Gargrave and Leeds-Liverpool Canal

5 December 2010
Leader John Fox
 North Craven 
 Heritage Trust 

Ten of us met at the Anchor Inn, Gargrave, for our annual mince pie walk. The original plan had to be altered slightly, due to the farmer digging a ditch on the lane at the start of the walk. Commencing at the Anchor Bridge, we walked on the canal towpath as far as the bridge carrying Marton road over the canal. I pointed out various landmarks on the way.

Unfortunately the next half mile was on the road, but again I was able to point out New Brighton Mills; now a caravan site, but originally when there was a mill there, billiard tables and tennis rackets were made. After its demise and for a long time being almost derelict, Robert Bros. Circus used to winter there in the early 1950s.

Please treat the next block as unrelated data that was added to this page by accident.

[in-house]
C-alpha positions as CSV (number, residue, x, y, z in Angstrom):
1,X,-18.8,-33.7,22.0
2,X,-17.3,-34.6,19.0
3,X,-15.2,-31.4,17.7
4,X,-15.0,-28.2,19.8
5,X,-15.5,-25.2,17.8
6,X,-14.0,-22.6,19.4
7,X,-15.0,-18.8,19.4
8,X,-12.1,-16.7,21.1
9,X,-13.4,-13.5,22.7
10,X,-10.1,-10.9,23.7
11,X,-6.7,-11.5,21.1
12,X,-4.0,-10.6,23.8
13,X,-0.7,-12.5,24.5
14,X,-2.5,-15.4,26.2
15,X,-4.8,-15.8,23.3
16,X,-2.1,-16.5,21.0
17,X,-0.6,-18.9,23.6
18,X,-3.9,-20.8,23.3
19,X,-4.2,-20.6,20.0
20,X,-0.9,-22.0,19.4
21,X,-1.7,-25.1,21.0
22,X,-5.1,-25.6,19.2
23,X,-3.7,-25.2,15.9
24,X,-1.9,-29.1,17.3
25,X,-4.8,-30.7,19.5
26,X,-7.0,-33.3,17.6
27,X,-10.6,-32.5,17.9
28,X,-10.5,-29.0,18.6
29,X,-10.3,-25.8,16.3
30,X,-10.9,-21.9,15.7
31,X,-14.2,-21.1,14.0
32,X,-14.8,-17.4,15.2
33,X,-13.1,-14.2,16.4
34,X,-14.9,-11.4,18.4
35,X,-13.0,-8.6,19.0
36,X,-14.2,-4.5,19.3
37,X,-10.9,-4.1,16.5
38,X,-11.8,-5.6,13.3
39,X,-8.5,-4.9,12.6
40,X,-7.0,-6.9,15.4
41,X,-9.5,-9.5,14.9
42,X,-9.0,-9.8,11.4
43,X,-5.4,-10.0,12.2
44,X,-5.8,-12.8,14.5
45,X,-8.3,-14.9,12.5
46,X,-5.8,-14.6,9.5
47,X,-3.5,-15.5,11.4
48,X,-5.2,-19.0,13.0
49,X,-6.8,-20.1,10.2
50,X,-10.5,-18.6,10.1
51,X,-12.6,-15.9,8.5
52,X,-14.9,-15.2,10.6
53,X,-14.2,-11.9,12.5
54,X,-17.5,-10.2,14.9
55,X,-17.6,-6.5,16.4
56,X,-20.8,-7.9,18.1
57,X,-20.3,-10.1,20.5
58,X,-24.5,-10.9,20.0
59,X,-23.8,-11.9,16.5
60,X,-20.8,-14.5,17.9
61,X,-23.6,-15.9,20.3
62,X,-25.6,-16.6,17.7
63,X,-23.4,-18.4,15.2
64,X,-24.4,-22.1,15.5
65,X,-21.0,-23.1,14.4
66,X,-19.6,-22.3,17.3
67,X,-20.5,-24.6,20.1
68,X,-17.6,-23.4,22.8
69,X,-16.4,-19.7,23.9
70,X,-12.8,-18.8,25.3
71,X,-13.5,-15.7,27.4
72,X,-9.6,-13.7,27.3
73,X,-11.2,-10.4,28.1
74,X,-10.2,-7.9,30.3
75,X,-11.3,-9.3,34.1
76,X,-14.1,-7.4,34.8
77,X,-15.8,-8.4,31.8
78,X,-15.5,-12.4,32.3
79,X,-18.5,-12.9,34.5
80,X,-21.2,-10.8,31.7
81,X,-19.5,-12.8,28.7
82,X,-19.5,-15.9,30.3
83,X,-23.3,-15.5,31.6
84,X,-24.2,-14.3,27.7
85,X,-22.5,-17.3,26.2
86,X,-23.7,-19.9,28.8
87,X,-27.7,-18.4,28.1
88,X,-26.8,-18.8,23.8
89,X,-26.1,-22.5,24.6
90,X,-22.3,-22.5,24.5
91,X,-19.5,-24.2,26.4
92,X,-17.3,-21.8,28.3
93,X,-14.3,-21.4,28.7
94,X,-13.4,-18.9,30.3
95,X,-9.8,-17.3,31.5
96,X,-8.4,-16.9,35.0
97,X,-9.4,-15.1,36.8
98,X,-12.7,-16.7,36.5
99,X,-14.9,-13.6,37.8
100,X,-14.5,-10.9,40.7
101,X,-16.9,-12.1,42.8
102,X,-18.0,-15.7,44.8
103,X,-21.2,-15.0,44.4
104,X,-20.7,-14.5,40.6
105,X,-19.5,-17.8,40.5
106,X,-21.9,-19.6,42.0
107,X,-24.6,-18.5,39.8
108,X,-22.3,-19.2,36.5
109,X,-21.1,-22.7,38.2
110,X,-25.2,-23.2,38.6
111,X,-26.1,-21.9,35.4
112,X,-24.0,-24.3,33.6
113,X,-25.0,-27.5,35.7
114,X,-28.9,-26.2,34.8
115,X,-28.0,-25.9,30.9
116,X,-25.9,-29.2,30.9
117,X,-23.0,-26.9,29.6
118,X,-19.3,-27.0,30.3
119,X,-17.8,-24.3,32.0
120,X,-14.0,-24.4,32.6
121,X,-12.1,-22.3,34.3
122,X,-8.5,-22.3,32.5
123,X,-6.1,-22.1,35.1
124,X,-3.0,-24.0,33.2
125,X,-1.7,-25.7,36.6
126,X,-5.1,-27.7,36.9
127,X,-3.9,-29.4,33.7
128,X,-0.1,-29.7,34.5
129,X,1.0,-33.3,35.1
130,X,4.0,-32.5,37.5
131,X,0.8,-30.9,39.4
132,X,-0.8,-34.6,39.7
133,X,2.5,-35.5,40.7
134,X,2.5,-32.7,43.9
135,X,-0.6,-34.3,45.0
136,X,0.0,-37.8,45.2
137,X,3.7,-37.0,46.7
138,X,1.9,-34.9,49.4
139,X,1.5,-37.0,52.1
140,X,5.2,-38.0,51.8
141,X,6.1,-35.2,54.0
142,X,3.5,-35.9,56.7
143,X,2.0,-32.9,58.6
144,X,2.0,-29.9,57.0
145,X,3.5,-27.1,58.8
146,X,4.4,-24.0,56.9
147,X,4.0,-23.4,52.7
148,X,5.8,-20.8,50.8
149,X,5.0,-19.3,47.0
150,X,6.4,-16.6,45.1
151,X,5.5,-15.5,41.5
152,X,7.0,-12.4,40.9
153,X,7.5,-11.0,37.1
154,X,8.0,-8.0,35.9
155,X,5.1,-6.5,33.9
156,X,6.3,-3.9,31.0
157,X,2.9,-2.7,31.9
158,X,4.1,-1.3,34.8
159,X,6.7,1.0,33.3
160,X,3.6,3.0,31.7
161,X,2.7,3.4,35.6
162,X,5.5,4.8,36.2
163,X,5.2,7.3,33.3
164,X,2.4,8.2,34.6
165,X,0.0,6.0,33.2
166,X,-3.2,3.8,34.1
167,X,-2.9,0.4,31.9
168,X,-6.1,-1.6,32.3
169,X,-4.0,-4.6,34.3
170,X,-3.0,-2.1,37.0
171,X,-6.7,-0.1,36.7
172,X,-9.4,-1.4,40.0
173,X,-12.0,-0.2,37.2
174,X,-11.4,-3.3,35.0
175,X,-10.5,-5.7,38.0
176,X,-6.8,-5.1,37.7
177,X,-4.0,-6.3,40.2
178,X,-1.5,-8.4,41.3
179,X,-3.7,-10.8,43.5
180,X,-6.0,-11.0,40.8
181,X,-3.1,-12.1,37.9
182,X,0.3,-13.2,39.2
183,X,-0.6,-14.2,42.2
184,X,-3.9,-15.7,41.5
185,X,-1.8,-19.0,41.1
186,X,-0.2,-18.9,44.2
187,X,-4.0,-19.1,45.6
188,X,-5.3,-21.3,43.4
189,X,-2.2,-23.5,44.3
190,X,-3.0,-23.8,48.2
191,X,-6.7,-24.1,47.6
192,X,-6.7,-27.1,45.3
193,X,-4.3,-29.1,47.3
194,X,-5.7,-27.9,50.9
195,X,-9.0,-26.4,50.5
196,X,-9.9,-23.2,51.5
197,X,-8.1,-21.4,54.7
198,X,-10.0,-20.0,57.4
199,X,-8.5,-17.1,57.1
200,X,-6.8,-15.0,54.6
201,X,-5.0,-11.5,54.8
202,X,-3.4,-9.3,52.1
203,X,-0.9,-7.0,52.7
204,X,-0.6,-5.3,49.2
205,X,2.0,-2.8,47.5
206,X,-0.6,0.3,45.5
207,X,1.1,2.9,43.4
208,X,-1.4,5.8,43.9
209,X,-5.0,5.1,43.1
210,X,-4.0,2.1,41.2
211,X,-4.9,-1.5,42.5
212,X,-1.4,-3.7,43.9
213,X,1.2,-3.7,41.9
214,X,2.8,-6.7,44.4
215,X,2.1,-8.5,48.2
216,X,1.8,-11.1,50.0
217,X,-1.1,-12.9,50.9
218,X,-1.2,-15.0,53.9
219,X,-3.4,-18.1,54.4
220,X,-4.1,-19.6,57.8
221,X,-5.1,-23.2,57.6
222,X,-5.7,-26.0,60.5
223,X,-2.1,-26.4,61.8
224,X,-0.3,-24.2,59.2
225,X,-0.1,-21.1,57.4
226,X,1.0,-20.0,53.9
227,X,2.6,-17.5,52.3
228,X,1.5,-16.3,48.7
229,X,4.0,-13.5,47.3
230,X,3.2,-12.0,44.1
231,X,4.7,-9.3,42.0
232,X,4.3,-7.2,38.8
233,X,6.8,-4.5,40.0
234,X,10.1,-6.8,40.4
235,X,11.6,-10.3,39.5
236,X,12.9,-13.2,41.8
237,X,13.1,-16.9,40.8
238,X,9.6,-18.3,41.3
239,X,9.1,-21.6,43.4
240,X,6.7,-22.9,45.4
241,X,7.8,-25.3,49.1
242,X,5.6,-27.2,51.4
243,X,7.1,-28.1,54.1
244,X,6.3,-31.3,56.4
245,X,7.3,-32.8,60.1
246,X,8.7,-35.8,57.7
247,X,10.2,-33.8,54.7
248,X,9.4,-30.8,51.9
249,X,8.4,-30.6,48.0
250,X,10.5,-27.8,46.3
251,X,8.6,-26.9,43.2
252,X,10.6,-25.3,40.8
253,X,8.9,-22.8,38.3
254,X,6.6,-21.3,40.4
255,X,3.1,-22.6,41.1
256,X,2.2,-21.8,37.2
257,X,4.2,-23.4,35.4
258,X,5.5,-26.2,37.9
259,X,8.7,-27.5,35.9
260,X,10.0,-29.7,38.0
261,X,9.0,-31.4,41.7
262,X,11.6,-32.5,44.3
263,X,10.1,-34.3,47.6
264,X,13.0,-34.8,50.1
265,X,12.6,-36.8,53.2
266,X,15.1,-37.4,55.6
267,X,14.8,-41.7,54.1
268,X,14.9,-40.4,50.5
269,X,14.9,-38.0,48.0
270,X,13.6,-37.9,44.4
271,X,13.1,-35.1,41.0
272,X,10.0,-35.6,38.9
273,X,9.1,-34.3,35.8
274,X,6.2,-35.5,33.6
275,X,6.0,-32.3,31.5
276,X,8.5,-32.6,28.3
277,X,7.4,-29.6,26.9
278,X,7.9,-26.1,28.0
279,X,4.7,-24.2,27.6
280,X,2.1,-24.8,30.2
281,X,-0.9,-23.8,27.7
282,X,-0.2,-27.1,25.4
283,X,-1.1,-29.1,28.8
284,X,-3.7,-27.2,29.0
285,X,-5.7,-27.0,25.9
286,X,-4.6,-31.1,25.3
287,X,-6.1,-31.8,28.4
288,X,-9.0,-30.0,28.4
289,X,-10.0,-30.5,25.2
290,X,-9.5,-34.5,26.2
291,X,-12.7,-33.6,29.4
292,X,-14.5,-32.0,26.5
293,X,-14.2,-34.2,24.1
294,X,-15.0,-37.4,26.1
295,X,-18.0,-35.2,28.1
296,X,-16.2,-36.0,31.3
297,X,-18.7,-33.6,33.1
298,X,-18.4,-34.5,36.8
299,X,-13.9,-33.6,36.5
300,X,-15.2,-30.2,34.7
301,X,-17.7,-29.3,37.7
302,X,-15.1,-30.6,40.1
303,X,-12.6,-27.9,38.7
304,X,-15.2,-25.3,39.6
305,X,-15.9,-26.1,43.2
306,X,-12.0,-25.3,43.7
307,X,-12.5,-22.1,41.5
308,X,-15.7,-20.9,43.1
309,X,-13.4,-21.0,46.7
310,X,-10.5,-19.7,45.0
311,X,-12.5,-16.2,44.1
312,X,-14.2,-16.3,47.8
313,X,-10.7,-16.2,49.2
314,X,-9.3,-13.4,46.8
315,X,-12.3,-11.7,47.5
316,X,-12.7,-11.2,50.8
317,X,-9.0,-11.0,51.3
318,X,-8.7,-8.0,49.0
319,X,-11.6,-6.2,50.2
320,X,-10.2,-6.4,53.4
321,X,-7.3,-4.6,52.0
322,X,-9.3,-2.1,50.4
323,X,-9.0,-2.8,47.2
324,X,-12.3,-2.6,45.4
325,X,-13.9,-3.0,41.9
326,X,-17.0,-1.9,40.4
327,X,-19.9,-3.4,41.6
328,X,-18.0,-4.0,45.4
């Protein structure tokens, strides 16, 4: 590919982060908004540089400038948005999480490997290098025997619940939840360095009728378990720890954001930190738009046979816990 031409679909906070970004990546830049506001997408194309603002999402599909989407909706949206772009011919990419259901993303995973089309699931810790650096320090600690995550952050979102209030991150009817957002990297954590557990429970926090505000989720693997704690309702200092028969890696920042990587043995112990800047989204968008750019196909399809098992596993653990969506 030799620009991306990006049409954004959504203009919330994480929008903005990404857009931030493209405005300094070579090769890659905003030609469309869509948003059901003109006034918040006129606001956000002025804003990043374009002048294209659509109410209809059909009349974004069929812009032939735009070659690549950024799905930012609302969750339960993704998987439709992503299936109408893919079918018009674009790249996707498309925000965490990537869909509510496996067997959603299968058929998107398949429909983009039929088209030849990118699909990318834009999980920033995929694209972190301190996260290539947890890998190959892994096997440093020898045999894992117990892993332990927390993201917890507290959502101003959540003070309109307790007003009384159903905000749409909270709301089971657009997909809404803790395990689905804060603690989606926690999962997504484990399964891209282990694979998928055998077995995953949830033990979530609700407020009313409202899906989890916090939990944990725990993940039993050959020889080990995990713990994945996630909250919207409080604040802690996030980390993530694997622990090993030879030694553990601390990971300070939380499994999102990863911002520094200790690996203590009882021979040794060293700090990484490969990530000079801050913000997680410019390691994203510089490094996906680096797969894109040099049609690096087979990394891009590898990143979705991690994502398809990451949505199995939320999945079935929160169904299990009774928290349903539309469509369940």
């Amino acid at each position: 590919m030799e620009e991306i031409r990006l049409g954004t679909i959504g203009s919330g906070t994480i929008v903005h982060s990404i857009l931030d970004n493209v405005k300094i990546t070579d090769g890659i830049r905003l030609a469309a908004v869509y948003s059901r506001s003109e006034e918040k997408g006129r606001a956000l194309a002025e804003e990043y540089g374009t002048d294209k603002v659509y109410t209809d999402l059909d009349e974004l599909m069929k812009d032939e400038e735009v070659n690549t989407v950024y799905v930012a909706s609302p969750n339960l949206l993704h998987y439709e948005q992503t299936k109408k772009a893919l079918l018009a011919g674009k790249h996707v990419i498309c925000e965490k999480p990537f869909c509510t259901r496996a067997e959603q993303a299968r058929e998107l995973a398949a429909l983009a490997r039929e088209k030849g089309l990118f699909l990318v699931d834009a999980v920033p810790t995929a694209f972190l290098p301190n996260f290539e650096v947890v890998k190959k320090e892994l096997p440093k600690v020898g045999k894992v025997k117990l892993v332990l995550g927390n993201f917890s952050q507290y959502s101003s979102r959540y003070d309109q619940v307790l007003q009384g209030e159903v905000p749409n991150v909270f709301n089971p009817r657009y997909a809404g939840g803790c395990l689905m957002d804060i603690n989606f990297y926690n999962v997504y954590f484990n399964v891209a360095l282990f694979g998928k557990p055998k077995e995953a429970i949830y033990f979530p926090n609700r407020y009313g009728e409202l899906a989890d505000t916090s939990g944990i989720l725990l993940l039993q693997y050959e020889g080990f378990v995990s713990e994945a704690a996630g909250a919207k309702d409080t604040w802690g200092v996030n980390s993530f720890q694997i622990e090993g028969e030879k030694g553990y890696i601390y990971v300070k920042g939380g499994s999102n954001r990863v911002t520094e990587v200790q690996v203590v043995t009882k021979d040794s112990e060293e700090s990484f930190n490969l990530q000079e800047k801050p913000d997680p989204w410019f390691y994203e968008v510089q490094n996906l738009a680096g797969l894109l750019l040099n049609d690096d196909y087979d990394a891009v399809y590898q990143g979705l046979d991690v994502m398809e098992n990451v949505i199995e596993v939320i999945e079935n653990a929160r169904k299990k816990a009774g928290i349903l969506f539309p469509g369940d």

Turning up Mosber Lane, we walked to the stile which took us through the School Fields (as they are known locally), or to be more accurate, along a bit of the Pennine Way. On the way we passed the site where the old moated manor house of Garris stood. Due to flooding you could see where the old moat and house had been.

Leaving via the old school yard we passed Church Close House, where about 60 years ago a number of horses’ skeletons were discovered when builders broke through a bricked-up wall in the cellars. It is rumoured that the horses had been hidden in the cellars at the time of the 1745 rebellion, when all the churches in Gargrave were burnt down with the exception of St Andrew’s Church opposite.

Passing over the river bridge I pointed out the old ford across the river, but we couldn’t see the old wooden stakes which supported a bridge across the river prior to the present one being constructed in the 19th Century.

Finally we passed another ancient site of a Manor House on Higherlands, now under a modern housing estate, before returning via the canal towpath to the Anchor Inn. We then went to Victoria Street in Settle to enjoy warm hospitality and throughly appreciate mince pies provided by Sandra.